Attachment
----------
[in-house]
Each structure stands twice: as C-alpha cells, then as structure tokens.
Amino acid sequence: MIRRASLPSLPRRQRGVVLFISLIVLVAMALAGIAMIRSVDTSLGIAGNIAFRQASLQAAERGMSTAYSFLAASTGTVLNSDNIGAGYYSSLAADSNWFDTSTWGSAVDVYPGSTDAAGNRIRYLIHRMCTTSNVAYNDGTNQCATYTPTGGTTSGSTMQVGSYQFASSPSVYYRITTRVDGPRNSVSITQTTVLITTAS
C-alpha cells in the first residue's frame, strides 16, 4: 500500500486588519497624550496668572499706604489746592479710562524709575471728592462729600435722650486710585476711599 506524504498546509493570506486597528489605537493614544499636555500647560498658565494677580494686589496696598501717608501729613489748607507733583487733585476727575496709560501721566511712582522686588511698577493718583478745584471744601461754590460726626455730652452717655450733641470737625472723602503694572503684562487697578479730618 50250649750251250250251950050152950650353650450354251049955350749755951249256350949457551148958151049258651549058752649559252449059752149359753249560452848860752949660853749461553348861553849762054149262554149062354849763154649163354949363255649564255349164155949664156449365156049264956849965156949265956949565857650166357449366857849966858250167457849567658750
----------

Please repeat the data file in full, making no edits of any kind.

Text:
[in-house]
Each structure stands twice: as C-alpha cells, then as structure tokens.
Amino acid sequence: MIRRASLPSLPRRQRGVVLFISLIVLVAMALAGIAMIRSVDTSLGIAGNIAFRQASLQAAERGMSTAYSFLAASTGTVLNSDNIGAGYYSSLAADSNWFDTSTWGSAVDVYPGSTDAAGNRIRYLIHRMCTTSNVAYNDGTNQCATYTPTGGTTSGSTMQVGSYQFASSPSVYYRITTRVDGPRNSVSITQTTVLITTAS
C-alpha cells in the first residue's frame, strides 16, 4: 500500500486588519497624550496668572499706604489746592479710562524709575471728592462729600435722650486710585476711599 506524504498546509493570506486597528489605537493614544499636555500647560498658565494677580494686589496696598501717608501729613489748607507733583487733585476727575496709560501721566511712582522686588511698577493718583478745584471744601461754590460726626455730652452717655450733641470737625472723602503694572503684562487697578479730618 50250649750251250250251950050152950650353650450354251049955350749755951249256350949457551148958151049258651549058752649559252449059752149359753249560452848860752949660853749461553348861553849762054149262554149062354849763154649163354949363255649564255349164155949664156449365156049264956849965156949265956949565857650166357449366857849966858250167457849567658750